Altogether, AB Science has been evaluating a tyrosine kinase inhibitor, masitinib, for a variety of conditions including amyotrophic lateral sclerosis (ALS), COVID-19, and mastocytosis. But according to ALS News Today, all masitinib clinical trials have been suspended following a potential link to ischemic heart disease. After researchers determined that using the drug could increase the risk of this disease, researchers are putting a hold on studies until this link can be further explored.
According to AB Science, masitinib is:
a first in class oral kinase inhibitor having a breakthrough mechanism of action by selectively targeting mast cells and macrophages/microglia. Based on this mechanism of action, masitinib addresses several indications in neurology, inflammatory, and oncology diseases.
Currently, the treatment was being explored in the following trials:
- AB19001, a Phase 3 clinical trial. Within this trial, researchers were evaluating the efficacy of two masitinib doses in conjunction with riluzole compared to riluzole with a placebo.
- A Phase 3 clinical trial evaluating masitinib for patients with treatment-averse severe indolent or smoldering systemic mastocytosis.
- This Phase 2 clinical trial evaluating masitinib in conjunction with isoquercetin for hospitalized patients with moderate-to-severe COVID-19.
So far, within AB19001, 495 patients enrolled. In a prior Phase 2 trial, researchers determined that 4.5mg/kg masitinib slowed the progression of ALS and related symptoms. Further, it assisted patients in their ability to perform daily tasks. However, in a retrospective analysis, AB Science determined a potential link between masitinib use and ischemic heart disease. The American Heart Association describes ischemic heart disease, or coronary artery disease, as:
heart problems caused by narrowed heart arteries. When arteries are narrowed, less blood and oxygen reaches the heart muscle.
In a press release, AB Science affirms the company’s commitment to patient safety. Additionally, the company explains the desire to further masitinib development once regulatory approval is granted. Further, an investigation should highlight where the drug can improve to reduce the potential risk to patients.
Amyotrophic Lateral Sclerosis (ALS)
Also known as Lou Gehrig’s disease, amyotrophic lateral sclerosis (ALS) is a progressive neurodegenerative disease. While doctors do not know exactly what causes ALS, around 5-10% of patients have specific genetic mutations inherited by family members; this is known as familial ALS. Regardless, ALS results from nerve cell death in the spinal cord, brain stem, and brain. Motor neuron degeneration causes muscle weakening and wasting. As a result, patients lose voluntary movement. Eventually, ALS becomes fatal; many patients lose the ability to breathe following chest muscle wasting. Altogether, ALS affects those of all backgrounds. However, males are typically affected more than females, and ALS affects older individuals more than younger individuals. Symptoms include:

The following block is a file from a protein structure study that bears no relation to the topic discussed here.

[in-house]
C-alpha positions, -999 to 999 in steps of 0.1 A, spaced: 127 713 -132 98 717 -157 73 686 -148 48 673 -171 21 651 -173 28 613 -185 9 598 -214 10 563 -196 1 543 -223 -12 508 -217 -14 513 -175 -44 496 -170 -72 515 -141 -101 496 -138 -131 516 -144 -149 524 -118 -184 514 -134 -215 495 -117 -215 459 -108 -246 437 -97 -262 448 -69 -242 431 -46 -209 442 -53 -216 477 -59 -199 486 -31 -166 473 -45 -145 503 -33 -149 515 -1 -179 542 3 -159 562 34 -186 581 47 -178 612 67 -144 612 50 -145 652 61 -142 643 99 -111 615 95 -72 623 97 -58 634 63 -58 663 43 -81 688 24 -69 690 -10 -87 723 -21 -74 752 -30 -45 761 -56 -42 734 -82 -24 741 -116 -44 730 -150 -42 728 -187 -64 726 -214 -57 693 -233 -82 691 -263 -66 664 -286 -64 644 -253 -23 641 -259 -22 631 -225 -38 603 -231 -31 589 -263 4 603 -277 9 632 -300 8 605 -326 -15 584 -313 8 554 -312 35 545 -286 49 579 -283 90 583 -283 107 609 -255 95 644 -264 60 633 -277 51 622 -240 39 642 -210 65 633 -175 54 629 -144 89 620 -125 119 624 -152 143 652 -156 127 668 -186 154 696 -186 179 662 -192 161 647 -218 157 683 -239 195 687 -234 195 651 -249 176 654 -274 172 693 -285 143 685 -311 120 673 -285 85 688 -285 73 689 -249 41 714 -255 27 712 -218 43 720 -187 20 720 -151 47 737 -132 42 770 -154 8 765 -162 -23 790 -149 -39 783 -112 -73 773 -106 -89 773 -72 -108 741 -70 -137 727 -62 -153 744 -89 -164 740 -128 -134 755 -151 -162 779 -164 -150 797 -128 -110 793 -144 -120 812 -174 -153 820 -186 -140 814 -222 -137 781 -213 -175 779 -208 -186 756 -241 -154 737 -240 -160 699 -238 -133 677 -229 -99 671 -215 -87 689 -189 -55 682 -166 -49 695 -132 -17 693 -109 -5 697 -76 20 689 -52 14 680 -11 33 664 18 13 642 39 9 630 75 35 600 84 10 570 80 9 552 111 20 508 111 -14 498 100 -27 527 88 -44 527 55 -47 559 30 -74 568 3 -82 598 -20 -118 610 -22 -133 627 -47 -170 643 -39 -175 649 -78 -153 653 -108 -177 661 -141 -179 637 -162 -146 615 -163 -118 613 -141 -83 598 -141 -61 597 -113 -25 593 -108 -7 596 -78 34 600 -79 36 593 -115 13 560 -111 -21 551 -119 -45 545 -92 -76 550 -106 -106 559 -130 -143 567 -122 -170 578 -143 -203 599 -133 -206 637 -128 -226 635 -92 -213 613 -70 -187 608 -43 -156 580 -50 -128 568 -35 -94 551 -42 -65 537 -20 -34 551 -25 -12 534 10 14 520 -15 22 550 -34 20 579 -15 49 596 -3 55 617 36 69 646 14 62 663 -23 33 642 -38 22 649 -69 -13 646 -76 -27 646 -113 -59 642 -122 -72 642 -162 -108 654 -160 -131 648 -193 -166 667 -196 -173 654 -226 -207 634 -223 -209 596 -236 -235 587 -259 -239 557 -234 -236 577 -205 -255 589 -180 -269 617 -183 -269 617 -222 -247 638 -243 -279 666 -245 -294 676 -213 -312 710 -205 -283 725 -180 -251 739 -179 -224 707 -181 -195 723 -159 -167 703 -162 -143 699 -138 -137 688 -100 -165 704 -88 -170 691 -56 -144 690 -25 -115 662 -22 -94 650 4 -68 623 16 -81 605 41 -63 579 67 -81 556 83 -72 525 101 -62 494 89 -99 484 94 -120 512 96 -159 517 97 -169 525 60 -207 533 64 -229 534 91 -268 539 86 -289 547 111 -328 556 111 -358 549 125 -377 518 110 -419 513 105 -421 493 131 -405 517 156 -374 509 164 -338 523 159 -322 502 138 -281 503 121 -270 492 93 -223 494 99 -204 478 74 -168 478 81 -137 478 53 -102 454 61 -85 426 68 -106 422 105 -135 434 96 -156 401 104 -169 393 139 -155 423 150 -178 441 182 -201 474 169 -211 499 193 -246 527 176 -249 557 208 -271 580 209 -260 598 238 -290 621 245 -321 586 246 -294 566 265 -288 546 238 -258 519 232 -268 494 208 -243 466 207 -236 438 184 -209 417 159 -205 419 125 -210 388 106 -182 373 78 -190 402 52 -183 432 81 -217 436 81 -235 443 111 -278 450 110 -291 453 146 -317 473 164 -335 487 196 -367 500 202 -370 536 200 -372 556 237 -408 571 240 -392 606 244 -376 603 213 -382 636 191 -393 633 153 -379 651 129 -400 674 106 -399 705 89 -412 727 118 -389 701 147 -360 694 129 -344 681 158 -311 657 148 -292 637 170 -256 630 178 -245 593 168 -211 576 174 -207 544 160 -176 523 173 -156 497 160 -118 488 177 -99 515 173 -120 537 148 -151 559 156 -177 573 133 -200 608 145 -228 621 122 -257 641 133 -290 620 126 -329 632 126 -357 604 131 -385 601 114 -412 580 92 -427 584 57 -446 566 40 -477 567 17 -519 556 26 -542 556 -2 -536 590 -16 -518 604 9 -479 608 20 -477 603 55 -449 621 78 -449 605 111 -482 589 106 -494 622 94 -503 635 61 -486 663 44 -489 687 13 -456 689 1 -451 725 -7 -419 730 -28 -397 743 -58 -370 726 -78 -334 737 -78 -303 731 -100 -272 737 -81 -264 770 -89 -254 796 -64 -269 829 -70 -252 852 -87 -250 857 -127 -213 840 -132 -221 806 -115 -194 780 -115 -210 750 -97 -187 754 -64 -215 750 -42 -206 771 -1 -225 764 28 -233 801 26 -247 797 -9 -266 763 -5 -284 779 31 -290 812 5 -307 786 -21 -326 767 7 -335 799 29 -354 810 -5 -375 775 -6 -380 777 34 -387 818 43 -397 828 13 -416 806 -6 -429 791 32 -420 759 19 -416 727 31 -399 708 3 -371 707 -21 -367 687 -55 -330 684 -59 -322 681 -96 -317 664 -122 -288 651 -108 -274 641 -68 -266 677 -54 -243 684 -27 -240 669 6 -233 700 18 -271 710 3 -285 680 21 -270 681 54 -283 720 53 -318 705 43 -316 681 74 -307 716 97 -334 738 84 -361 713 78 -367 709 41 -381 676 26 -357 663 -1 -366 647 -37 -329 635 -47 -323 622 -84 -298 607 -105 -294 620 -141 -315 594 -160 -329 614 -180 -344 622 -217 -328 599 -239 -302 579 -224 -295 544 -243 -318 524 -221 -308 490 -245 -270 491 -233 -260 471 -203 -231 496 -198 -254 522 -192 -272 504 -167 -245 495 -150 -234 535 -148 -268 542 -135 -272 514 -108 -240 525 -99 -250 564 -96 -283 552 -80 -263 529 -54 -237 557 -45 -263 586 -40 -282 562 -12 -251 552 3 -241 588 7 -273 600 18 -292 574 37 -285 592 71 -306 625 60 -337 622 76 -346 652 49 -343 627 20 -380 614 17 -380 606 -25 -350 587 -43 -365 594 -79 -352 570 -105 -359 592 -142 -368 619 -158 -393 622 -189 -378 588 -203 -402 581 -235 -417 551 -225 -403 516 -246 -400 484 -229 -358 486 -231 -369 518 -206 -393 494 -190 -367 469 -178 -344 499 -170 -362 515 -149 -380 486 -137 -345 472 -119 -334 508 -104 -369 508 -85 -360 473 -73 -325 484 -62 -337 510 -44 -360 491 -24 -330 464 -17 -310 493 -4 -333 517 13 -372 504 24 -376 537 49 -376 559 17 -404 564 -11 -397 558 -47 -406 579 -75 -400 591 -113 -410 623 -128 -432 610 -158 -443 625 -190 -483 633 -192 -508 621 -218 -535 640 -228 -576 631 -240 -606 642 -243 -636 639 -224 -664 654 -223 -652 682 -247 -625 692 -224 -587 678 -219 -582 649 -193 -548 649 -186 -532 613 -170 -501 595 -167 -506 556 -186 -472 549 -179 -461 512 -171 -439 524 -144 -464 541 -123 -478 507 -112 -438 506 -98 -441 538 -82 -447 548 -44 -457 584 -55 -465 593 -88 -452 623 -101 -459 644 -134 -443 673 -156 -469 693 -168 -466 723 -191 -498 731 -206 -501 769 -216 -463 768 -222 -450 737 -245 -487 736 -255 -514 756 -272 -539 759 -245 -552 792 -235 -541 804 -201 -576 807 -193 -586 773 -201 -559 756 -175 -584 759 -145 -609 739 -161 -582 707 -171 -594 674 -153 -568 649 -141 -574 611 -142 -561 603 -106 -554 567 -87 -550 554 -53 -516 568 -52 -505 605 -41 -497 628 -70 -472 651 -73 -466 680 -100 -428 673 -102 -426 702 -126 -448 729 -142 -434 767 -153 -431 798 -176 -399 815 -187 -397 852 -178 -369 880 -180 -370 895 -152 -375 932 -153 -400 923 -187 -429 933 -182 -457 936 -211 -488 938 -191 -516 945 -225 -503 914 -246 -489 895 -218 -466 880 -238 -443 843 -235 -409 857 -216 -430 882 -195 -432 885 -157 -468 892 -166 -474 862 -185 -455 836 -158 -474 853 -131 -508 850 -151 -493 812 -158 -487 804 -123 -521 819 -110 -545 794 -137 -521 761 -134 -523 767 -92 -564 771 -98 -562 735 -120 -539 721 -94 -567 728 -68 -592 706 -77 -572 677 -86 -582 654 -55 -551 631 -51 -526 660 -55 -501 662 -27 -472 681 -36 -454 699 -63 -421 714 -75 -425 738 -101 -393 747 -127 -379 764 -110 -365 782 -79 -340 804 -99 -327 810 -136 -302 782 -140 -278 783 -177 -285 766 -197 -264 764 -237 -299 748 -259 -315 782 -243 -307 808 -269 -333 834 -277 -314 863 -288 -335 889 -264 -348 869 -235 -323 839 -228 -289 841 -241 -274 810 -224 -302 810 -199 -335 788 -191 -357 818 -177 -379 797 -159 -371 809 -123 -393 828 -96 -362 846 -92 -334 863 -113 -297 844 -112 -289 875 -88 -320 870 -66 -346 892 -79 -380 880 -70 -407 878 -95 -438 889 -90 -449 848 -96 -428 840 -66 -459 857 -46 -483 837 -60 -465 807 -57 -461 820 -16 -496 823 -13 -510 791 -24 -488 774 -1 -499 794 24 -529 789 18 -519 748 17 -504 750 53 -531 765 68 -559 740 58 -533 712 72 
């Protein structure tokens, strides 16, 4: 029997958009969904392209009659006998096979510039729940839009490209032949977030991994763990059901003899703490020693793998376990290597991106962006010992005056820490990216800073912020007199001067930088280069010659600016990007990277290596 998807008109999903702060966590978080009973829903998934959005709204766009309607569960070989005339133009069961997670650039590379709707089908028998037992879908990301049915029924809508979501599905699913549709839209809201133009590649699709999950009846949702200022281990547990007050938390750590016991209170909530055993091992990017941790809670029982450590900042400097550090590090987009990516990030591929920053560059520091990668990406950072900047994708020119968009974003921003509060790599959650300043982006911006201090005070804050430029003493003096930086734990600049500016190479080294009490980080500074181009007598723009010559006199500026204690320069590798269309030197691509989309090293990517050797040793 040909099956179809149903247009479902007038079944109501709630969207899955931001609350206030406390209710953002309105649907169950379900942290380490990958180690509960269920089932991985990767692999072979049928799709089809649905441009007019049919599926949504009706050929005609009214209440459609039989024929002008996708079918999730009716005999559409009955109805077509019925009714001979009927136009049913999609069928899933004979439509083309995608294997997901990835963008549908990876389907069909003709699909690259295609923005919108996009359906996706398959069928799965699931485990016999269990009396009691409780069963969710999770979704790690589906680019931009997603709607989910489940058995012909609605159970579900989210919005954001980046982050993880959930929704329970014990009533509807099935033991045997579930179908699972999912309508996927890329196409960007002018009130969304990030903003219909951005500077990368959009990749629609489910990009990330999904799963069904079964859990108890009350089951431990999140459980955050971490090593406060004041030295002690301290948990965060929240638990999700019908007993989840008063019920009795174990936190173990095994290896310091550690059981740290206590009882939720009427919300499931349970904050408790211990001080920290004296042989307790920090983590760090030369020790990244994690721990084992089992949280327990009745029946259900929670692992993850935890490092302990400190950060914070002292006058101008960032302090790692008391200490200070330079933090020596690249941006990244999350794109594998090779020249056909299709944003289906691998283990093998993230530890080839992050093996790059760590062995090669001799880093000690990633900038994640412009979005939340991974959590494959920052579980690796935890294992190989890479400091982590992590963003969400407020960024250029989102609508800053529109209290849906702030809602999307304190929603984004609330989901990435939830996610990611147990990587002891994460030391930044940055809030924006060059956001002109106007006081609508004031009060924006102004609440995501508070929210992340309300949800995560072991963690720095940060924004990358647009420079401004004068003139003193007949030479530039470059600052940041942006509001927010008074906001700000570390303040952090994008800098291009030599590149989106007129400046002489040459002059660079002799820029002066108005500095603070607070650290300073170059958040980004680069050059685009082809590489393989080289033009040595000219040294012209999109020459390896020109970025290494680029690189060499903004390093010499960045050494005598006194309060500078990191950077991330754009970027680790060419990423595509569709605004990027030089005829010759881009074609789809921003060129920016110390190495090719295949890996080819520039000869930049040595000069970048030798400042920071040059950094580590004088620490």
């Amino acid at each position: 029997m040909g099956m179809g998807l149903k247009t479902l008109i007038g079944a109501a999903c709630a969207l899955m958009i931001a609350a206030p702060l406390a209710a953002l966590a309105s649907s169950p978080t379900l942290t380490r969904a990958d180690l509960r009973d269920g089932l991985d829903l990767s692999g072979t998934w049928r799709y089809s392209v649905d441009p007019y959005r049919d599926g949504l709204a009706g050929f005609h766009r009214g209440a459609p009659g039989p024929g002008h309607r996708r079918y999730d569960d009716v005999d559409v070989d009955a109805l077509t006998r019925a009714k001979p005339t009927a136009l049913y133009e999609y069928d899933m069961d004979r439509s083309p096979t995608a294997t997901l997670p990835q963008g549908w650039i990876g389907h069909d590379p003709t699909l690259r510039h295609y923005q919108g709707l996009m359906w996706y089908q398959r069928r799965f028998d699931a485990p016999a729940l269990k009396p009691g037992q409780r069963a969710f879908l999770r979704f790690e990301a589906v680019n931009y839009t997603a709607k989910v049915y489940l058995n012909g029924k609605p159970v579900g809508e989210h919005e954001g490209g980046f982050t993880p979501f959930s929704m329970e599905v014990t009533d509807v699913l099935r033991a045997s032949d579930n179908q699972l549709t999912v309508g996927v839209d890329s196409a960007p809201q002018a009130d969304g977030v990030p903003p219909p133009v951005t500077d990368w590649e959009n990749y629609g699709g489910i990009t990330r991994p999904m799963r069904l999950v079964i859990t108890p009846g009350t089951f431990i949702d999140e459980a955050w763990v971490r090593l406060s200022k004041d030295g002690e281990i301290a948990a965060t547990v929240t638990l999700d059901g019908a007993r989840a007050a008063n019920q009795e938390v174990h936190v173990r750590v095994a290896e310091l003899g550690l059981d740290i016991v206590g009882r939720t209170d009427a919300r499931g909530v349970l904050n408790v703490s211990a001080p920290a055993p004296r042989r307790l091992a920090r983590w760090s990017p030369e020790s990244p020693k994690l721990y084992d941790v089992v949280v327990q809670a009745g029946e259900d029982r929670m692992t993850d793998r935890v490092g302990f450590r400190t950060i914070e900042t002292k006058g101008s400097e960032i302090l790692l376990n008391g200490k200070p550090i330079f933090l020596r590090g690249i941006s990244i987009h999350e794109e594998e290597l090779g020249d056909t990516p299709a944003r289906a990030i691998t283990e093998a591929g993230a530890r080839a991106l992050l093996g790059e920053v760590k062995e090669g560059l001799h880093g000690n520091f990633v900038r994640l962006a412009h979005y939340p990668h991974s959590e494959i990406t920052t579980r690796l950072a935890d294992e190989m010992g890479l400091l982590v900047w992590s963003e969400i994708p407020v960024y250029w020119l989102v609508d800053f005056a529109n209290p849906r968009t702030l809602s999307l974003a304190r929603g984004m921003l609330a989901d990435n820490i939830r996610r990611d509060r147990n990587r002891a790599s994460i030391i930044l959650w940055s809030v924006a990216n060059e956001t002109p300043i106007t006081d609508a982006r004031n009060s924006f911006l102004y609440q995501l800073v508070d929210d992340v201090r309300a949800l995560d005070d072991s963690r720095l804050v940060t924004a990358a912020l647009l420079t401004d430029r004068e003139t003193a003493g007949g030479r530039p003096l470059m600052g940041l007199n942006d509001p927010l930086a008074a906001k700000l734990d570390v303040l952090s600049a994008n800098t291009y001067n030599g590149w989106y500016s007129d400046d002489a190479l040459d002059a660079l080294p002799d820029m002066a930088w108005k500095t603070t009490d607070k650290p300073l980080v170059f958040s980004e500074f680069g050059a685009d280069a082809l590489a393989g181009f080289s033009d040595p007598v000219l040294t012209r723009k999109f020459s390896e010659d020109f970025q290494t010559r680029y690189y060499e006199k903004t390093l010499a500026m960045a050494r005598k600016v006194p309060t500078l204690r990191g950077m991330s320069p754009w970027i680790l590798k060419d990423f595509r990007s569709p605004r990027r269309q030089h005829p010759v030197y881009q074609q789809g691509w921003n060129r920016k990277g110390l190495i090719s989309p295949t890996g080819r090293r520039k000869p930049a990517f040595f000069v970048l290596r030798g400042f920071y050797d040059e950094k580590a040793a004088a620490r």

- Frequent tripping and falling
- Psychological stress
- Changes in mood, personality, or behavior
- Difficulty walking or performing normal daily tasks
- Muscle stiffness, twitching, and/or cramping
- Difficulty speaking and swallowing
- Slow or slurred speech
- Muscle weakness, particularly in the arms, hands, and legs
- Poor posture
- Inappropriate laughing, yawning, or crying
There are multiple forms of mastocytosis, a chronic immune disorder characterized by the over-accumulation of mast cells, a type of white blood cell. Typically, however, mastocytosis is caused by KIT gene mutations. These mutations overactive the mast cell receptors. As a result, these cells build up in the skin, spleen and liver, lymph nodes, bone marrow, and gastrointestinal tract. Certain triggers may prompt a mastocytosis attack. These include skin rubbing or friction, insect bites, stress, or even temperature changes.
Patients with cutaneous mastocytosis have mast cell accumulation in the skin. These patients experience symptoms such as:
- Low blood pressure
- Small, flat, brown skin lesions
- Note: In pediatric patients (those under 3 years old), these lesions may blister.
- Thickened or discolored skin
- Pruritus (intense itching)
- Gastrointestinal bleeding
- Anaphylactic shock
For patients with systemic mastocytosis, skin lesions often do not appear. This is the most common form of mastocytosis in adult patients. Often, systemic mastocytosis results in mast cell accumulation in the bones and organs. Ultimately, this could lead to impaired bone marrow, liver, and bone function or failure. Additionally, systemic mastocytosis could cause mast cell leukemia, a rare and aggressive blood cancer that is fatal.
Other symptoms of mastocytosis include:
- Liver and spleen enlargement
- Abdominal pain
- Softened bones
- Nausea and vomiting
Learn more about mastocytosis.